I suspect there are economic limitations at work here. That level of photorealism can’t be cheap and they have to sell the game at a $60 price point. It sounds like it also has uncommonly strong AI. I understand that in FPS that usually means lots of trigger work, which is also expensive.

    Branching story choices multiply the amount of work required to create a game long enough to tell the desired story. Without the money for branching paths I think reinforcing the themes of danger and mortality is about the best you can do.

  13. Max says:

    Hmm, I understand neither you nor Chris entirely. If you want a game without a story or story as a framing device go for simulations, indie games or some equivalent. However if you buy a fps game, you buy a cinematic experience. If you don’t like it, well that’s your take, I do like it and on that level I have yet to see a better game. The last of us has 3rd person cutscenes and first person sections with narration and you in full control. The occasional QuickTime event also is not that much of a problem. Is it ultra innovative? Certainly not but it’s execution is flawless in most cases. In contrast to bioshock 3 where I was bored after a few hours, the story and the character representation in tlou kept me going.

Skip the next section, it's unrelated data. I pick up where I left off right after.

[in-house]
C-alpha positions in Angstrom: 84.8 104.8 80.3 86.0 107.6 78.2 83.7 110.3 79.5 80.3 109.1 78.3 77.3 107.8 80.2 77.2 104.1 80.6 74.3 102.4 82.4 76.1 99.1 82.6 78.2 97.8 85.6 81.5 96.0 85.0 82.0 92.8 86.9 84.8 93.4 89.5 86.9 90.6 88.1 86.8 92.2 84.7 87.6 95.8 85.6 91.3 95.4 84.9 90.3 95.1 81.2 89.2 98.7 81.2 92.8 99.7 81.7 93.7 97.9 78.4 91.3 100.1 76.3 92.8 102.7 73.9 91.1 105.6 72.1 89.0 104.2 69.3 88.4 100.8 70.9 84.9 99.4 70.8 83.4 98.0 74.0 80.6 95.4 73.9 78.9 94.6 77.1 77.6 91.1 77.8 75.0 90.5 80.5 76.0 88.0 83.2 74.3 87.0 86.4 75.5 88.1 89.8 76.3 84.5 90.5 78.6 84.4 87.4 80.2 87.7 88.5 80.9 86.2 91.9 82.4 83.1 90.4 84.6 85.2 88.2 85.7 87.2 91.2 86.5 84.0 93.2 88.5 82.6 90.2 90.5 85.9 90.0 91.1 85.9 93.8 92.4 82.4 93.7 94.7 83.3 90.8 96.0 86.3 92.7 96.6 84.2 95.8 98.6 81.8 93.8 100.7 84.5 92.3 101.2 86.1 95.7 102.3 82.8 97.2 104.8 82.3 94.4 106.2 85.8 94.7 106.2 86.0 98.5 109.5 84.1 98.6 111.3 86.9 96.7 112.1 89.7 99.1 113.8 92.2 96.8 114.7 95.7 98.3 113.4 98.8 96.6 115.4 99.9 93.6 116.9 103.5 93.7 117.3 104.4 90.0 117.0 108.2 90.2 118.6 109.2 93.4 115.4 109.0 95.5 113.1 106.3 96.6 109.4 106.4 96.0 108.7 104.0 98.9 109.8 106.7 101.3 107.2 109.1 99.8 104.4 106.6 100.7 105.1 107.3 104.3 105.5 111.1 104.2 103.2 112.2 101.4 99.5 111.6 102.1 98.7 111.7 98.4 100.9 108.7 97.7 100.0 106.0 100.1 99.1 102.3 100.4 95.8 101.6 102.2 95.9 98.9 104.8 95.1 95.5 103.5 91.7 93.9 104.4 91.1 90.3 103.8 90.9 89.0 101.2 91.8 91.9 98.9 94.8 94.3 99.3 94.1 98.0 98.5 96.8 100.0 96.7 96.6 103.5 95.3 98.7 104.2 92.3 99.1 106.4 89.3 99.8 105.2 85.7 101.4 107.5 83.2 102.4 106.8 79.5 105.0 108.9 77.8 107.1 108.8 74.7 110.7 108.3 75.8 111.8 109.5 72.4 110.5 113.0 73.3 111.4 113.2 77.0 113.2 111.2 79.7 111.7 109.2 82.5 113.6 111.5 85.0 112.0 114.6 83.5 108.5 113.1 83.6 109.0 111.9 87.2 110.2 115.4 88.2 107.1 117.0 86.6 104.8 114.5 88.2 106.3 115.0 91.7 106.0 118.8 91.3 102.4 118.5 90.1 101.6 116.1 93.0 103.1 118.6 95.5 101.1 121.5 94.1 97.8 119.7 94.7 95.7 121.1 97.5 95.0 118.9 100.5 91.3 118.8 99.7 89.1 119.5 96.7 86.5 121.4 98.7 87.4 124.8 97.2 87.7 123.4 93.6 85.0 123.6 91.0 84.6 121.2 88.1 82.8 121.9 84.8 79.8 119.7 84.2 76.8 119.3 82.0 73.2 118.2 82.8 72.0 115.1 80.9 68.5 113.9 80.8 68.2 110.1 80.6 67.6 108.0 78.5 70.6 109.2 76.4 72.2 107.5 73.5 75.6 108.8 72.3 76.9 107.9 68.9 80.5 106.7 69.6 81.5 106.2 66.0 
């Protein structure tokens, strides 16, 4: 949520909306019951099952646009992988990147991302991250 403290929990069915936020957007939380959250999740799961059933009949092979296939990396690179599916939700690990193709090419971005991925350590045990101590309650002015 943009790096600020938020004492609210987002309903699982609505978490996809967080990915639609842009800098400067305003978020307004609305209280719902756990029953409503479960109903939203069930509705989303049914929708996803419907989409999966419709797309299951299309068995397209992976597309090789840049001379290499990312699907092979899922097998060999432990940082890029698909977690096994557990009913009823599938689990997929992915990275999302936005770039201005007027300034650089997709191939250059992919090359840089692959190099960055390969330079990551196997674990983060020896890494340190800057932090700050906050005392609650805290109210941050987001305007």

Now of course that is personal preference but I think except for the beginnings of shooters you are hard pressed to find a shooter that didn’t use one form of cutscenes to tell their story, even if it is a staged semi interactive one (see bioshock or thief)

    • Paksenarrion says:

      I’m not quite sure I understand your argument that a first-person shooter is a cinematic experience. Even if that’s true, the cutscenes of The Last of Us are cinematic in a very different way to the gameplay. The camera during gameplay is a combat camera: it displays the information you need to fight and sneak. During cutscenes the camera suddenly exercises careful direction and editorial control.